Although the default system routes in Azure handle traffic automatically, there are often cases where you prefer to control the routing of traffic on your own. Such cases are typical when you want to route traffic through a virtual appliance. To facilitate this capability, you can create user-defined routes (UDRs) that specify the next hop for packets that are bound for a specific subnet. With a UDR, you can direct such traffic to a virtual appliance instead, where the traffic can be filtered, captured, inspected, or whatever else you want done with it.
Configuring user-defined routes in Azure requires you to configure routing tables for your subnets as well as specific routes within those routing tables. You must then assign your routing tables to the correct subnets.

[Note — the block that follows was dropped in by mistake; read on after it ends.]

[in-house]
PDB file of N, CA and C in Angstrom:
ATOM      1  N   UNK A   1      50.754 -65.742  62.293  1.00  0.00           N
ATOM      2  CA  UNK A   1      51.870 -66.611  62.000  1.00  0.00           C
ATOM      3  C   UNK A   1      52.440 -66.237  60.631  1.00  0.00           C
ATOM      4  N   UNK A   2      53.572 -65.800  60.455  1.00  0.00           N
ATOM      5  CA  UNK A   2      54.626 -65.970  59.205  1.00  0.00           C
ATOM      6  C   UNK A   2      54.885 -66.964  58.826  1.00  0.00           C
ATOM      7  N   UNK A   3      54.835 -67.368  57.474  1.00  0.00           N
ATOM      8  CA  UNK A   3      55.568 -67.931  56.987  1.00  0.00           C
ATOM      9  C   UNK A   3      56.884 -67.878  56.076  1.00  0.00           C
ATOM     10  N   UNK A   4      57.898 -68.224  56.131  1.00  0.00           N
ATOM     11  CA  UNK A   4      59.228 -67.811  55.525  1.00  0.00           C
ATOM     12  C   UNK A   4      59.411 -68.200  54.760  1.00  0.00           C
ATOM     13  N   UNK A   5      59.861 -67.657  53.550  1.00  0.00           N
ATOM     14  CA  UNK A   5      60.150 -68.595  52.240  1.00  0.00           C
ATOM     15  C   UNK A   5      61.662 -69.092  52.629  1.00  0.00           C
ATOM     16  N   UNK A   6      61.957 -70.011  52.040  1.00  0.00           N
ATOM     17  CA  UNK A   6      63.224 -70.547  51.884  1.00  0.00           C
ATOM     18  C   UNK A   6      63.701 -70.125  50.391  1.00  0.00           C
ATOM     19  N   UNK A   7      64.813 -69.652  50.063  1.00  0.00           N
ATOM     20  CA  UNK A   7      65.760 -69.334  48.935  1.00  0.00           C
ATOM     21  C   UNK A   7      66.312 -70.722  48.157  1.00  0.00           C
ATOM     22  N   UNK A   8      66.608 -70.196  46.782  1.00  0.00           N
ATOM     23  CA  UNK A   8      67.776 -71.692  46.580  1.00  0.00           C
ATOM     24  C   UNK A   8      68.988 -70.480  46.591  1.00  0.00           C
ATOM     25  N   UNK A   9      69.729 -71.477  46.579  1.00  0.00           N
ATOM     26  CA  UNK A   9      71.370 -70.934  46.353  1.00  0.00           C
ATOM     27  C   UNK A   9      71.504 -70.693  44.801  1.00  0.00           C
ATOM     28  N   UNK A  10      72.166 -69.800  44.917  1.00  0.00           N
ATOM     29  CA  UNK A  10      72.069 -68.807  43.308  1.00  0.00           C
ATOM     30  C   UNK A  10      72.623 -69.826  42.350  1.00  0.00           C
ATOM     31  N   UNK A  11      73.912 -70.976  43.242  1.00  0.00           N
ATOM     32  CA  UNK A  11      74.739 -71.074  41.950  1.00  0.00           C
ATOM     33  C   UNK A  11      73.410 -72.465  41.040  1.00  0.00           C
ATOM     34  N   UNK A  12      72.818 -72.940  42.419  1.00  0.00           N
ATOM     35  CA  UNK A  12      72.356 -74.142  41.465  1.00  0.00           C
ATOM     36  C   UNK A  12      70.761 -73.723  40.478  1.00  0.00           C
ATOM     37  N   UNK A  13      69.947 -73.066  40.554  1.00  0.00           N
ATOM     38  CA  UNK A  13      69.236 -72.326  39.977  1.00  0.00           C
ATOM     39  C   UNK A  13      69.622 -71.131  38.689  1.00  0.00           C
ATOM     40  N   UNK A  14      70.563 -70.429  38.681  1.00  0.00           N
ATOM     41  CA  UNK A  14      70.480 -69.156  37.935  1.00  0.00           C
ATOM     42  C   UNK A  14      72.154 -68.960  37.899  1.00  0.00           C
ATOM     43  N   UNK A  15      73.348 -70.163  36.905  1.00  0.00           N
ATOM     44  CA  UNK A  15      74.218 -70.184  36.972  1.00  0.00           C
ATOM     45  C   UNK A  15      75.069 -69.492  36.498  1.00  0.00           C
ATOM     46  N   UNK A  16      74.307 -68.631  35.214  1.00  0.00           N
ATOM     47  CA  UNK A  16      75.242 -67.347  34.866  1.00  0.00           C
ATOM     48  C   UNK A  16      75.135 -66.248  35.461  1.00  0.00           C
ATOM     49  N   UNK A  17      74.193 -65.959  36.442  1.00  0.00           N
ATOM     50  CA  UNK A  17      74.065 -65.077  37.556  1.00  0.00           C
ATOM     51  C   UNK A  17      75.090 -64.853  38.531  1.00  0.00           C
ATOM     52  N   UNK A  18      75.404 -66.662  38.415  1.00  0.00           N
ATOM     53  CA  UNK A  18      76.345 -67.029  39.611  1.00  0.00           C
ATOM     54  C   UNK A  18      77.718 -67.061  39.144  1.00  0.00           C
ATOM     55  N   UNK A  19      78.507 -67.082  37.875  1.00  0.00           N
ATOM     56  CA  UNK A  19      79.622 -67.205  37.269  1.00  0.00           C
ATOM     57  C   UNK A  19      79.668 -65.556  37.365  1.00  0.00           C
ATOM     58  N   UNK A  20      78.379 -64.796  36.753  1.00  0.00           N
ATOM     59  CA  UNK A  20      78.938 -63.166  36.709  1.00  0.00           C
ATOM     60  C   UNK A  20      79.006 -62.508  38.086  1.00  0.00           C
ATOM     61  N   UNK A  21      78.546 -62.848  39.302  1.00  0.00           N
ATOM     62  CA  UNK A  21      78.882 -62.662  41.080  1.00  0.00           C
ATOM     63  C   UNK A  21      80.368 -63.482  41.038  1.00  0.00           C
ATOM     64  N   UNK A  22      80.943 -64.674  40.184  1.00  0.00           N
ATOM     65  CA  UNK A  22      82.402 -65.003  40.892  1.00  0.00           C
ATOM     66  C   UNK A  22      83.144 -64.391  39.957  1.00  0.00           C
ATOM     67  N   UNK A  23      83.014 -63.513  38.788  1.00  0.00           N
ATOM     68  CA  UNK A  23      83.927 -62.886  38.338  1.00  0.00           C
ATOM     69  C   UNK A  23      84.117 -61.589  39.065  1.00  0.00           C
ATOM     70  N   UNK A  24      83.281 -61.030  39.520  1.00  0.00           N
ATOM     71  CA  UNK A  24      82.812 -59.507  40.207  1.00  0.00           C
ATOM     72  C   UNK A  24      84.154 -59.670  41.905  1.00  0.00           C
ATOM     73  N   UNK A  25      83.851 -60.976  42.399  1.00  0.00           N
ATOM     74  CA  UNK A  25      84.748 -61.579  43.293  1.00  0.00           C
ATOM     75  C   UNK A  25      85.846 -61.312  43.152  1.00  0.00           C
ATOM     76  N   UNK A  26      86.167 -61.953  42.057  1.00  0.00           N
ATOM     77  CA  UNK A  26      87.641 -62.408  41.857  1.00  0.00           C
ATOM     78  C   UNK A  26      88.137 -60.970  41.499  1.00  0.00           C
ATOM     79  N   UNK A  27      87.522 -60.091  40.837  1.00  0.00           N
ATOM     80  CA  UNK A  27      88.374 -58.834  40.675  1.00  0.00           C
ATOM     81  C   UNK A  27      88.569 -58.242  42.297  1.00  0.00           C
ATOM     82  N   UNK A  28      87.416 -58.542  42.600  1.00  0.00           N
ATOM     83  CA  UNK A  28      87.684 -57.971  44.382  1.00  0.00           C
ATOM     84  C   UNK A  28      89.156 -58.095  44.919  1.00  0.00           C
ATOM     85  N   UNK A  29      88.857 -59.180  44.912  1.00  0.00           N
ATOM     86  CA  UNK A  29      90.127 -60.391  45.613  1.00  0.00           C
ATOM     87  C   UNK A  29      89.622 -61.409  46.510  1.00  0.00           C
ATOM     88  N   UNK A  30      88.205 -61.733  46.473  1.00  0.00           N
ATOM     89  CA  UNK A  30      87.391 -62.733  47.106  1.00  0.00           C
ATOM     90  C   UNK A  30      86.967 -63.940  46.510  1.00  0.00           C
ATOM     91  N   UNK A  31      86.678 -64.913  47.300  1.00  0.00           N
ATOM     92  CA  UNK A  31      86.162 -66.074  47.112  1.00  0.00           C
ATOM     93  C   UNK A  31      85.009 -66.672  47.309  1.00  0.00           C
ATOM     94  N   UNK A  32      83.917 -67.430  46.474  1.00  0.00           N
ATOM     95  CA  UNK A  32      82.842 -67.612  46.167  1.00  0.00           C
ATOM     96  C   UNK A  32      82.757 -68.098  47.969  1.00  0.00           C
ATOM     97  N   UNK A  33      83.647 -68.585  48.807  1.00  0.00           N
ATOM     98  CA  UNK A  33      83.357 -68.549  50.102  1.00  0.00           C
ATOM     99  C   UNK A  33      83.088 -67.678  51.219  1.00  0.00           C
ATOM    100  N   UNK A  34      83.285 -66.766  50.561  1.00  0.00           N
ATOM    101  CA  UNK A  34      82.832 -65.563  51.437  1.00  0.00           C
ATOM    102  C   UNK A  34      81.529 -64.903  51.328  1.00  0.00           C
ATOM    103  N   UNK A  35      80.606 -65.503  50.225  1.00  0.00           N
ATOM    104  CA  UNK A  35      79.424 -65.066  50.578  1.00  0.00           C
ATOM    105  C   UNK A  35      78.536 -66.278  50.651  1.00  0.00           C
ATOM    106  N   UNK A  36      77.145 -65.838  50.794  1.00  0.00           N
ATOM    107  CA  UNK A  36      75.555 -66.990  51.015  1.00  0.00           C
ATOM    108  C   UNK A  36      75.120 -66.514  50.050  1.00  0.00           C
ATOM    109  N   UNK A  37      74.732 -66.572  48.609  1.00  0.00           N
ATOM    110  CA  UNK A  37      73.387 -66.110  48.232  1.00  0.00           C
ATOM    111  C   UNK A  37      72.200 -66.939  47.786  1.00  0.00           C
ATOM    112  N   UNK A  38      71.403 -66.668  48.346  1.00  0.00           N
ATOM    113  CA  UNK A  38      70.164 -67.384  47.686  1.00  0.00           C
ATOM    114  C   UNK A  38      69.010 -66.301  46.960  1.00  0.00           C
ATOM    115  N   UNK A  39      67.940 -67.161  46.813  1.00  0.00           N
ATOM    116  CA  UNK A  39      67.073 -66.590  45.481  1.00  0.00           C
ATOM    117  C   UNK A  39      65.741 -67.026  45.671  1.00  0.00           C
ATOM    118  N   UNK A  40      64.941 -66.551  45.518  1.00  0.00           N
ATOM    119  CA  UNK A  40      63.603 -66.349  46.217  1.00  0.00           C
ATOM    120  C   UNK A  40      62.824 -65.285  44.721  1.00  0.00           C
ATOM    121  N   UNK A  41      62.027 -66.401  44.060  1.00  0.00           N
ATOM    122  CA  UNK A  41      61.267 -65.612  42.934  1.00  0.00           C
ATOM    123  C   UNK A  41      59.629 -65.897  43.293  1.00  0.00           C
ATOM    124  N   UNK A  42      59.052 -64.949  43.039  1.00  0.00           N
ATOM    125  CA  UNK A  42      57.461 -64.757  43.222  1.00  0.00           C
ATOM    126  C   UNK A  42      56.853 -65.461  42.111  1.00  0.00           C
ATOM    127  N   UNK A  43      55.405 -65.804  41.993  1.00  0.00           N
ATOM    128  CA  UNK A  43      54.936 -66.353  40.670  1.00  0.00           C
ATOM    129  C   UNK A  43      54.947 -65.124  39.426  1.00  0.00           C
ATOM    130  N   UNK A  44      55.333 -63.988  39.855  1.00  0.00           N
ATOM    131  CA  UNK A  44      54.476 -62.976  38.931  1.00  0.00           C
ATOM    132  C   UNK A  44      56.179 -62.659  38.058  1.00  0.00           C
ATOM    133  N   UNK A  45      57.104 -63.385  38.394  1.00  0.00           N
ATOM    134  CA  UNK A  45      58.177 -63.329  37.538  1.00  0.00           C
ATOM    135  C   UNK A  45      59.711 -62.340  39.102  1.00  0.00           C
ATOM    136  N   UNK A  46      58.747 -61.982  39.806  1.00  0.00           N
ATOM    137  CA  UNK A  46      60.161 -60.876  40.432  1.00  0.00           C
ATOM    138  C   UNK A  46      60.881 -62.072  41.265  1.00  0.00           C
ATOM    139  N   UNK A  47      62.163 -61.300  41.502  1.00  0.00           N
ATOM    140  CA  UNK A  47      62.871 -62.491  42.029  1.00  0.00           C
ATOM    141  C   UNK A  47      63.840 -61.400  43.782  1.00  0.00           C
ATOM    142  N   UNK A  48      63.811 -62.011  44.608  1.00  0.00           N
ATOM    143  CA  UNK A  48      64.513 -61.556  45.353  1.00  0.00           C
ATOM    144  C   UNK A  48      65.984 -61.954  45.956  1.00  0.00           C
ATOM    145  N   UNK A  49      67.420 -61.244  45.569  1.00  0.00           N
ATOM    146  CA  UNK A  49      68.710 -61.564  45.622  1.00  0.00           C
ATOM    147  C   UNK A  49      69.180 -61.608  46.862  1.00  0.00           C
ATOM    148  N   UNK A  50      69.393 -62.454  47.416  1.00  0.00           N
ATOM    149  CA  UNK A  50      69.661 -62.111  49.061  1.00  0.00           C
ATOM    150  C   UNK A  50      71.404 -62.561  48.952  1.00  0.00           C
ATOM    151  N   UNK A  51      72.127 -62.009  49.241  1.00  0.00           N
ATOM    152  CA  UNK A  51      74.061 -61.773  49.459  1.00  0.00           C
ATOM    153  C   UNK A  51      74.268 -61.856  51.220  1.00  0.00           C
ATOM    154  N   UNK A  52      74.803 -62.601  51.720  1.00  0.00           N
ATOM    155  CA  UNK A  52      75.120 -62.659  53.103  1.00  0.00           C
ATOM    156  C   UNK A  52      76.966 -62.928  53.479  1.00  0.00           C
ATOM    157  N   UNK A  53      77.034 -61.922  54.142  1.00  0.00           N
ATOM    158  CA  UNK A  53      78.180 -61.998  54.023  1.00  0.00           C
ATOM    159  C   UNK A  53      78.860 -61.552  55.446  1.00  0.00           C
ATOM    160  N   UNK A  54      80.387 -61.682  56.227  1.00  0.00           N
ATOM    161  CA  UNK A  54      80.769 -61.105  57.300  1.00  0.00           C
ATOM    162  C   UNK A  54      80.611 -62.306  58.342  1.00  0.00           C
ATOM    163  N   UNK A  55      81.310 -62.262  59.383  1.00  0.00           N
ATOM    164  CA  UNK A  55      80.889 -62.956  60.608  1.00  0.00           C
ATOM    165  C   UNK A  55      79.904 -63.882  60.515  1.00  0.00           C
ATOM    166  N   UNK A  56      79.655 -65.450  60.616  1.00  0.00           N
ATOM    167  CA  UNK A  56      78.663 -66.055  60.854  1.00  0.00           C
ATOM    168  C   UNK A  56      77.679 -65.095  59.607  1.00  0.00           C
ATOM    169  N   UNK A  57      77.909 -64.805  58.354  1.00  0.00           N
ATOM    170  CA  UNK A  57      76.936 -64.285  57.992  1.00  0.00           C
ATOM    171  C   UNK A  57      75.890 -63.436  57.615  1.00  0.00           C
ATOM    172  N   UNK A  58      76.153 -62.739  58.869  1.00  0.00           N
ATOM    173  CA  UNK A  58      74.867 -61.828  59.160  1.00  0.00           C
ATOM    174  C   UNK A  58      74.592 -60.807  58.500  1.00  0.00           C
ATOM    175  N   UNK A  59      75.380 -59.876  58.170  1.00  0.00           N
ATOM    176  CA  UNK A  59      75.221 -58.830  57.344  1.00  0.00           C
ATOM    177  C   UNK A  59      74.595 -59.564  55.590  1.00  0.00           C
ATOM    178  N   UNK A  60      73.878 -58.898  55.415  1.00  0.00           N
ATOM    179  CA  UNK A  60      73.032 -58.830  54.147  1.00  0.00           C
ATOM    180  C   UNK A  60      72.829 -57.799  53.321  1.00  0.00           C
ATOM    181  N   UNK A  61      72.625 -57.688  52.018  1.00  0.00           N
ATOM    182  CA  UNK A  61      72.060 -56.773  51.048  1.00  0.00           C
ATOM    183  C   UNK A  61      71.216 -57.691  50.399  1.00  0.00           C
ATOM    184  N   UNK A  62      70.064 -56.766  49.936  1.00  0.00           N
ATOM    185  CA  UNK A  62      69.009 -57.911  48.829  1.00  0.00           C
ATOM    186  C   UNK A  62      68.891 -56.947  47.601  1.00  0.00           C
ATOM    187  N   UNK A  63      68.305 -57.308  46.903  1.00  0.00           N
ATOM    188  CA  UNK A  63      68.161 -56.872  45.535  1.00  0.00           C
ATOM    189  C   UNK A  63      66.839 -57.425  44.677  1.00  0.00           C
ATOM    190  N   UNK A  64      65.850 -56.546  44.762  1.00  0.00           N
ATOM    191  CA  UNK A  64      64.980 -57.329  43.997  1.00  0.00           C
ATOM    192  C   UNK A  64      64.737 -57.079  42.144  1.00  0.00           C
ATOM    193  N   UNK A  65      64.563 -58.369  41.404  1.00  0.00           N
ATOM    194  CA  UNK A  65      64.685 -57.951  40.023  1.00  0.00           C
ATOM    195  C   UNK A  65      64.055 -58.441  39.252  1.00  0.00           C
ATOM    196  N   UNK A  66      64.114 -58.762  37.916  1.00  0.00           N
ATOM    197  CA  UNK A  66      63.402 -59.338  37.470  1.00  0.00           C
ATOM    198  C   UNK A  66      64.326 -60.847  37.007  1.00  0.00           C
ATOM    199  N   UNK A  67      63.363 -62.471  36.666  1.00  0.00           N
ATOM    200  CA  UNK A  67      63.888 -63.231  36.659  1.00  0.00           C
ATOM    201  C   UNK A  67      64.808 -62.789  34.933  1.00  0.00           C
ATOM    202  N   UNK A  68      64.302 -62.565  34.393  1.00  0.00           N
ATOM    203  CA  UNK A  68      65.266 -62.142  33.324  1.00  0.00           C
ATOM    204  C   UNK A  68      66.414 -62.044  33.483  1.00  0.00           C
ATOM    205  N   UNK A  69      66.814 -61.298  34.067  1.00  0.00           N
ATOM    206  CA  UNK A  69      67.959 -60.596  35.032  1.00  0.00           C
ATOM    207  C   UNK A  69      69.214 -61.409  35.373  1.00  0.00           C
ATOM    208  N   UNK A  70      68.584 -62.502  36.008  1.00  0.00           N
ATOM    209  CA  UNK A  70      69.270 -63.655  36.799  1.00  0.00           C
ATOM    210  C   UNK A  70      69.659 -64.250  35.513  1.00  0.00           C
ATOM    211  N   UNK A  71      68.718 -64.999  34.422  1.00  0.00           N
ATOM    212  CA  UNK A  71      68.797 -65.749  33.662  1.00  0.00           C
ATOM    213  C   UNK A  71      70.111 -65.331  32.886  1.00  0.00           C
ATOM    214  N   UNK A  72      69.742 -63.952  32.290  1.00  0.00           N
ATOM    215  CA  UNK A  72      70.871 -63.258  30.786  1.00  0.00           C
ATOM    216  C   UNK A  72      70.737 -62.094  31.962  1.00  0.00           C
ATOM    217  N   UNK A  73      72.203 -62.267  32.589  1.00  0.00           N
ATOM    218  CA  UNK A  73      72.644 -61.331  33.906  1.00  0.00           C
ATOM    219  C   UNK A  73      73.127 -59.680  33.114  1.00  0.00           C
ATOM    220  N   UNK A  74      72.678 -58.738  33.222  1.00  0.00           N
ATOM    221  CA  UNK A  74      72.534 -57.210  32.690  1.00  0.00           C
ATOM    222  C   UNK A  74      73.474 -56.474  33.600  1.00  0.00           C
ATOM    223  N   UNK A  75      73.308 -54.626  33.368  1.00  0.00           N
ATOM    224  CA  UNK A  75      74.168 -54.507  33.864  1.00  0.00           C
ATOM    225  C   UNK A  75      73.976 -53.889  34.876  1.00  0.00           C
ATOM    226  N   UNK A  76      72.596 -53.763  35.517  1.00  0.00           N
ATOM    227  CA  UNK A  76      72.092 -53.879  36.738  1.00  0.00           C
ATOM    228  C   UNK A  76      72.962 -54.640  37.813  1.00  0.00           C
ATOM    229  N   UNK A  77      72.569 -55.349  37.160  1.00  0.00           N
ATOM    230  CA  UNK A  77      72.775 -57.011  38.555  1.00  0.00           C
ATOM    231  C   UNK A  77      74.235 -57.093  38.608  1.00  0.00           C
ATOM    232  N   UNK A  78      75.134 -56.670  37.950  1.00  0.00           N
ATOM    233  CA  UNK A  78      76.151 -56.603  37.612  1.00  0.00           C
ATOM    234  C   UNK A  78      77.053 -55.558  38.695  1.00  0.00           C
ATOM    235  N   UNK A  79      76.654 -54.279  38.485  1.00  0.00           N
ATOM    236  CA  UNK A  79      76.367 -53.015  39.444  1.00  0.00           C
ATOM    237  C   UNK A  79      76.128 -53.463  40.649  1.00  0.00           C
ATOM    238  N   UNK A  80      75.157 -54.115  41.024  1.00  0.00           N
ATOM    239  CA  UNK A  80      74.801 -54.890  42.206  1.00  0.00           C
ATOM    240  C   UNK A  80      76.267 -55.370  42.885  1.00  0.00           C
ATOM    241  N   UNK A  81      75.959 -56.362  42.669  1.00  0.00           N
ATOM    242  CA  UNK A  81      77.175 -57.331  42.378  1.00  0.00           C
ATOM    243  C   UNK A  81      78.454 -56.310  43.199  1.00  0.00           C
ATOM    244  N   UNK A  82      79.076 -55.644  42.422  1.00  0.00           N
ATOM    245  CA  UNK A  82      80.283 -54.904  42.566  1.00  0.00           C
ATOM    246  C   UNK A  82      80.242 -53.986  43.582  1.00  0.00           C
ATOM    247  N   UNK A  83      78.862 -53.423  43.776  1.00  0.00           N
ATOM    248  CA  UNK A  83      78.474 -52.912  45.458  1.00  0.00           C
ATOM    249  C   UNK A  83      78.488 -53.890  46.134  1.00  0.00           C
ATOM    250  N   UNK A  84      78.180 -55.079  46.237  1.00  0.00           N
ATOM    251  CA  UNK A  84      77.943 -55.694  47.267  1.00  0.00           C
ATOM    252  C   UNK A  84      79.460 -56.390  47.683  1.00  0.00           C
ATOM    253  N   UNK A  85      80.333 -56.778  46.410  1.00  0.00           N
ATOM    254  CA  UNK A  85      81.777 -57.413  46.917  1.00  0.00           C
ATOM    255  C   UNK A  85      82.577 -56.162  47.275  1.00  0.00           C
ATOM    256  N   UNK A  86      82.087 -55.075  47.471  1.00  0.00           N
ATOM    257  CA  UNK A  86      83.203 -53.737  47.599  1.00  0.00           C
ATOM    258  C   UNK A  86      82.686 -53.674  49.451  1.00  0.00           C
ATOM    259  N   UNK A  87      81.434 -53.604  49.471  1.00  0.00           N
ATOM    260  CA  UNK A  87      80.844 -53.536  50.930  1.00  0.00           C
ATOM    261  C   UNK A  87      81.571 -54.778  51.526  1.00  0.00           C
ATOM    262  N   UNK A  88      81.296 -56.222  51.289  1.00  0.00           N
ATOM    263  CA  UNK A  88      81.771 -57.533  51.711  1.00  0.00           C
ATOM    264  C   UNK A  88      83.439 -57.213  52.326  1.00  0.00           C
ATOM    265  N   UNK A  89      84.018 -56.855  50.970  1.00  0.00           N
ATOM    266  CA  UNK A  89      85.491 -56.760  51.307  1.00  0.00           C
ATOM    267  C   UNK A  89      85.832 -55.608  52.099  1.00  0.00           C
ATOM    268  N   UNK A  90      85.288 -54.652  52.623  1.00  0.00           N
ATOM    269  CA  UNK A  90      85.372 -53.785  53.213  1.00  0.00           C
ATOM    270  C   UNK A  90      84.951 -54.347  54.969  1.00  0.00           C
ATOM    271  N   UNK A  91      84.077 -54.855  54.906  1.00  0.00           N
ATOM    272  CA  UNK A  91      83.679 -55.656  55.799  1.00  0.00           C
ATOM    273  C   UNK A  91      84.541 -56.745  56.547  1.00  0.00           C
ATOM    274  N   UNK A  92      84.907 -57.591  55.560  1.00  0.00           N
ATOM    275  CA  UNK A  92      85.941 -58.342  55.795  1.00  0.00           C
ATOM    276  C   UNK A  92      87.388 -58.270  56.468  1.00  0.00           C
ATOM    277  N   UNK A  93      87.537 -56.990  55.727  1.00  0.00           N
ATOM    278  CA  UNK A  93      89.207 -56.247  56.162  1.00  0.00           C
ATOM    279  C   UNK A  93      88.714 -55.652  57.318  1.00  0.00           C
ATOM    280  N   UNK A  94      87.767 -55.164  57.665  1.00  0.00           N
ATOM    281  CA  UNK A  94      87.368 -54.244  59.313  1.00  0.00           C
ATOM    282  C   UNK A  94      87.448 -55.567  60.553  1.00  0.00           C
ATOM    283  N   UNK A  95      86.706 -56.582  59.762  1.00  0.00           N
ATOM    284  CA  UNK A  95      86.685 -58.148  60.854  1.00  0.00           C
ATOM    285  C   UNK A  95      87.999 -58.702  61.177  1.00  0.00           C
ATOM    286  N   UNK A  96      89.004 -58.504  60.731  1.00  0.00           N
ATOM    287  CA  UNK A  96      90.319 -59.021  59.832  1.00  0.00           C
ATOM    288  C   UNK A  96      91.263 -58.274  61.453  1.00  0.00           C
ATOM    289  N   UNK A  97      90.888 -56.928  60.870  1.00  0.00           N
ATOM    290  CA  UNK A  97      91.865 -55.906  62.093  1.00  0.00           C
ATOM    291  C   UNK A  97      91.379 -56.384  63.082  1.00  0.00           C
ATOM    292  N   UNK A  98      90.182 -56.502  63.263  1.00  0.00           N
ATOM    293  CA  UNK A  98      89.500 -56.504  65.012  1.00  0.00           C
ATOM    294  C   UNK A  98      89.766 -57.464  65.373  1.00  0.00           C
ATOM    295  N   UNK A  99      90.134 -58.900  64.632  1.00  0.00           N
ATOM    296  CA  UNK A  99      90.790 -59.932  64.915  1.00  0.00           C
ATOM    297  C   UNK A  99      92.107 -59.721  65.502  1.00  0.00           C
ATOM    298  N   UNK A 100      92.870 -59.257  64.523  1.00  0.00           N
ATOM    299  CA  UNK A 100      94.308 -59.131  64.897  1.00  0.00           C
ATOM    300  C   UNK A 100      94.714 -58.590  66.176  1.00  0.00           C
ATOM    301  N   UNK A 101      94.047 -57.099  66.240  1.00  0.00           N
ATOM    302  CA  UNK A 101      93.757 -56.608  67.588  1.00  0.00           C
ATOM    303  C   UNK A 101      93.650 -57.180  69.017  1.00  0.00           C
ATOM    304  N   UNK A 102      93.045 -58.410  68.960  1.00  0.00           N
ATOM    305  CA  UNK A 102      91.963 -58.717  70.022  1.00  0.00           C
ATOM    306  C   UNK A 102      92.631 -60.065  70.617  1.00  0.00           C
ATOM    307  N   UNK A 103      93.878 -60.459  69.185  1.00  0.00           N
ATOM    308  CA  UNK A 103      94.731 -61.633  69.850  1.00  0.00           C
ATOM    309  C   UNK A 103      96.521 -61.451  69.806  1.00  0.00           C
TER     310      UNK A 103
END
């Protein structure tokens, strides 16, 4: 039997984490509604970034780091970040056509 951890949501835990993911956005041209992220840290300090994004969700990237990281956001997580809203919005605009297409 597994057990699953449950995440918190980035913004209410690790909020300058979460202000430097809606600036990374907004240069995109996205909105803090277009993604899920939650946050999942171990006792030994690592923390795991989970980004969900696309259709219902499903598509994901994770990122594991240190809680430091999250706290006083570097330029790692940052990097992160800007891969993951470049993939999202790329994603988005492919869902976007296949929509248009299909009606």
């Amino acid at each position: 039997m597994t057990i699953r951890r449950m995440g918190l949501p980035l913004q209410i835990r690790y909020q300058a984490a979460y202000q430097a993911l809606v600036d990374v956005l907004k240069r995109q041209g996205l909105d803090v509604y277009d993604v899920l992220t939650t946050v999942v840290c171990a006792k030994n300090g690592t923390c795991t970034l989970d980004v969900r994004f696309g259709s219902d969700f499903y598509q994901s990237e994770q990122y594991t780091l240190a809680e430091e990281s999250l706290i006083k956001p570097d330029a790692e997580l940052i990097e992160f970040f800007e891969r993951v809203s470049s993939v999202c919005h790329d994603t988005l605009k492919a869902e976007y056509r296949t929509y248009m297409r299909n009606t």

In this article, I am going to explain how to take traffic that flows from SubnetA directly to SubnetB, and re-route that traffic, so it flows from SubnetA to our pretend firewall (FW1) and then out to SubnetB. In this configuration, we could do any number of things with the traffic as it passes through FW1 (i.e. IDS).
To prepare my environment in Azure for this demonstration, I created a single Virtual Network (192.168.0.0/16) and three subnets: 192.168.0.0/24, 192.168.1.0/24, and 192.168.2.0/24. I spun up a Windows 2102 R2 box on each subnet and configured the server on the 192.168.0.0 subnet as an RRAS server.
For those who are more interested in diagrams (like me), this is how it looked:
As you can see in the diagram, ServerA resided on SubnetA, ServerB resided on SubnetB, and the FW1 server lived on the subnet labeled DMZ.